Use the reference elements to describe regular features
of sets of things, most commonly the commands in a programming language. However,
this format is also suitable for recipes, bibliographies, catalogues,
and similar collections of structured descriptive prose. For more details
on when to use reference and other information types, please refer to the
DITA architectural specification.
The <reference> element defines a top-level container for a reference topic. Reference topics document programming constructs or facts about a product. Examples of reference topics include language elements, class descriptions, commands, functions, statements, protocols, types, declarators, operands, and API information, which provide quick access to facts, but no explanation of concepts or procedures. Reference topics have the same high-level structure as any other topic type, with a title, short description, and body. Within the body, reference topics are typically organized into one or more sections, property lists, and tables. The reference topic type provides general rules that apply to all kinds of reference information, using elements like <refsyn> for syntax or signatures, and <properties> for lists of properties and values.
The <refbody> element is a container for the main content of the reference topic. Reference topics limit the body structure to tables (both simple and standard), property lists, syntax sections, and generic sections and examples, in any sequence or number.
The <refsyn> element is a special section inside a reference topic. The section often contains syntax or signature content (for example, a command-line utility's calling syntax, or an API's signature). The <refsyn> contains a brief, possibly diagrammatic description of the subject's interface or high-level structure.
The <properties> element gives a list of properties for the subject of the current topic, for example whether a class is public or protected. Each property can include the type, value, and a description. The typical rendering is usually in a table-like format. To represent multiple values for a type, just create additional property elements and use only the <propvalue> element (and <propdesc> when needed) for each successive value.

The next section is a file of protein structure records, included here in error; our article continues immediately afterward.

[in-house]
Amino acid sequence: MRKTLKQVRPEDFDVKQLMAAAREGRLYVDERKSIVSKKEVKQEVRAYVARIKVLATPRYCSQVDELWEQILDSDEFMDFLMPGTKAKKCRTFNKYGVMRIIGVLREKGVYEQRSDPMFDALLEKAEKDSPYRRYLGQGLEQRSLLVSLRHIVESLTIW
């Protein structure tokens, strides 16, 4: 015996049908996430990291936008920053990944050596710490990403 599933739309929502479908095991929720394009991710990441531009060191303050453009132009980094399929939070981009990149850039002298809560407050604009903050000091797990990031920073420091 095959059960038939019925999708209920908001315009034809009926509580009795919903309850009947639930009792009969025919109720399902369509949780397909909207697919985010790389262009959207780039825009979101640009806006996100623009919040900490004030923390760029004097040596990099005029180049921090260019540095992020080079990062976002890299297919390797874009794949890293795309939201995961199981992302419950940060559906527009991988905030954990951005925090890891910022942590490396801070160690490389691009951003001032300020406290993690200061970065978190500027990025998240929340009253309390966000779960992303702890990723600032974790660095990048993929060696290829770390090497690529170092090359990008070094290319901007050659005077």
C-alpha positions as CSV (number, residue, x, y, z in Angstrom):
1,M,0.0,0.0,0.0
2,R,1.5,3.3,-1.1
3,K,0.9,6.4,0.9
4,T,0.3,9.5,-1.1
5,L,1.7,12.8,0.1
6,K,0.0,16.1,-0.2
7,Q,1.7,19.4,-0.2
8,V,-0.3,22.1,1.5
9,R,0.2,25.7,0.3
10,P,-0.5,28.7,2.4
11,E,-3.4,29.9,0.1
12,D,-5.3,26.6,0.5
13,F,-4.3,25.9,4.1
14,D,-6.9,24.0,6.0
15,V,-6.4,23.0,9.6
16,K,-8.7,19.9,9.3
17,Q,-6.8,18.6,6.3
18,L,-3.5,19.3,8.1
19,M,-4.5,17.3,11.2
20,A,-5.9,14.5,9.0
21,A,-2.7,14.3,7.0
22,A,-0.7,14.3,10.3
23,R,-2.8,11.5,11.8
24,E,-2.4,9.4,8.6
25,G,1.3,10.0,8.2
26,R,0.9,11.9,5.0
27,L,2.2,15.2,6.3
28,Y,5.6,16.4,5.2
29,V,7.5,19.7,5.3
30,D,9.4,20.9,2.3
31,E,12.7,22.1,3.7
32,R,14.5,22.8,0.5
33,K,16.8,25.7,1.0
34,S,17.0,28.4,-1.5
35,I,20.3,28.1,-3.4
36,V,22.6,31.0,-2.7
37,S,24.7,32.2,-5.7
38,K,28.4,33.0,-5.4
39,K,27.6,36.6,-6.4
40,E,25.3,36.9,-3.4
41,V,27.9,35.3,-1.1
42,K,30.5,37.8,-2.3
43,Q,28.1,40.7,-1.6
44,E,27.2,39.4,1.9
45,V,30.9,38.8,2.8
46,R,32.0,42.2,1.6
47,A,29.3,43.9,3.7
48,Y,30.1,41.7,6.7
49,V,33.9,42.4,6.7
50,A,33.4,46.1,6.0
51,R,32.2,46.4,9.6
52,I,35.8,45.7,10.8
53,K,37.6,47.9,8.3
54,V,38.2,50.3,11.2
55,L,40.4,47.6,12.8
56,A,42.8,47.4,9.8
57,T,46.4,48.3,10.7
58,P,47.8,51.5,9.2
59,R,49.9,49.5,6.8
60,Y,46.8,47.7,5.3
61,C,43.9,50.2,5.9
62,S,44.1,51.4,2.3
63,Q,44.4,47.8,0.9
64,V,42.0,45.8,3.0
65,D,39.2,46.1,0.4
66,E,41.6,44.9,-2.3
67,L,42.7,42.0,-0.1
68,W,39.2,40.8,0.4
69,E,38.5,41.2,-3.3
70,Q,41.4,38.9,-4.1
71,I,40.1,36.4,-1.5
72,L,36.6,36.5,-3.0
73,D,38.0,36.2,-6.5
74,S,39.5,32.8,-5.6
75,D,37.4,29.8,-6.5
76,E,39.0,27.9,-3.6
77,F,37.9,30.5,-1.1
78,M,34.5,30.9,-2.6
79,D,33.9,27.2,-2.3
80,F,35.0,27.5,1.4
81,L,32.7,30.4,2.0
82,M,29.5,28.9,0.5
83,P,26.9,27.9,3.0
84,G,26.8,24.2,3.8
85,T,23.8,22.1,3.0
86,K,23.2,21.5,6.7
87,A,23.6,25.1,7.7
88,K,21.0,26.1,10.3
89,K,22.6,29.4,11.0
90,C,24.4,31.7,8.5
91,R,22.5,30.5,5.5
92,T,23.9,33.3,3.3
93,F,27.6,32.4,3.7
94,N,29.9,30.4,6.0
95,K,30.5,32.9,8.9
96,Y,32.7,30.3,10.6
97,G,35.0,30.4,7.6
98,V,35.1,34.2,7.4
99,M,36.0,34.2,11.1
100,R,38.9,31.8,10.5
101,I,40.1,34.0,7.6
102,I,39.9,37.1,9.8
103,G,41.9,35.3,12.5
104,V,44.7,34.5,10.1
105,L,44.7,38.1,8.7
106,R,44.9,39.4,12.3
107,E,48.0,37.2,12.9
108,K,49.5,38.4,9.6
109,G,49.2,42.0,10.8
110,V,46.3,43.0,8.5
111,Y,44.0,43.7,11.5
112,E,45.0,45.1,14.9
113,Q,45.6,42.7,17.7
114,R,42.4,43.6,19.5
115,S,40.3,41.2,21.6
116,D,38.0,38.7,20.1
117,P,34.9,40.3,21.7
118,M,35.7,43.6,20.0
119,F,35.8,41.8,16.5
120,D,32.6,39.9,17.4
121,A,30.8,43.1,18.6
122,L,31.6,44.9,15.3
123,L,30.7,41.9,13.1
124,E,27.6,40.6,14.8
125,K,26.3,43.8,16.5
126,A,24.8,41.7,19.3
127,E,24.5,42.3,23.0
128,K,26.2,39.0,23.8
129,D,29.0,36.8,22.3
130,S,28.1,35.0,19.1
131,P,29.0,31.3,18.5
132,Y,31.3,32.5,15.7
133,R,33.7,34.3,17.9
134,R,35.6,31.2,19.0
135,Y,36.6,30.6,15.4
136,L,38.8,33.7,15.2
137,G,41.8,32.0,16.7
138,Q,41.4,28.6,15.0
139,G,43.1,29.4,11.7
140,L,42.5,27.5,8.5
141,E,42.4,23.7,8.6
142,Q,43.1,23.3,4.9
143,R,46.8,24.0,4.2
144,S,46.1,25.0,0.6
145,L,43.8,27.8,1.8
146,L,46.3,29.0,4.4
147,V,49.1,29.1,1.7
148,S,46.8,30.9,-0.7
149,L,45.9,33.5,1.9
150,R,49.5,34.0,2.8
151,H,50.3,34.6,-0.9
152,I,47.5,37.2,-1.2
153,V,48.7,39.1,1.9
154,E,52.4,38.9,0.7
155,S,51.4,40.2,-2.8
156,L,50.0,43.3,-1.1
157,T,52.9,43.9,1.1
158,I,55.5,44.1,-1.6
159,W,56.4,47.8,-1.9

The prophead element supports regular headings for the properties element.
The proptypehd element supports regular headings for the type column of a properties table.
The propvaluehd element supports regular headings for the value column of a properties table.
The propdeschd element supports regular headings for the description column of a properties table.
The <property> element represents a property of the current topic's subject. For example, if the current topic is a class, the property might show that the class is protected rather than public. It contains three optional elements: type, value, and description.
The proptype element describes the type of property.
The <propvalue> element indicates the value or values for the current property type. You can put values in separate rows if they need separate descriptions, and just leave the <proptype> element blank.
The <propdesc> element is used to provide a short description of the property type and its listed values (or just the value).
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OASIS DITA Version 1.1 Language Specification -- OASIS Standard, 1 August 2007
Copyright © OASIS Open 2005, 2007. All Rights Reserved.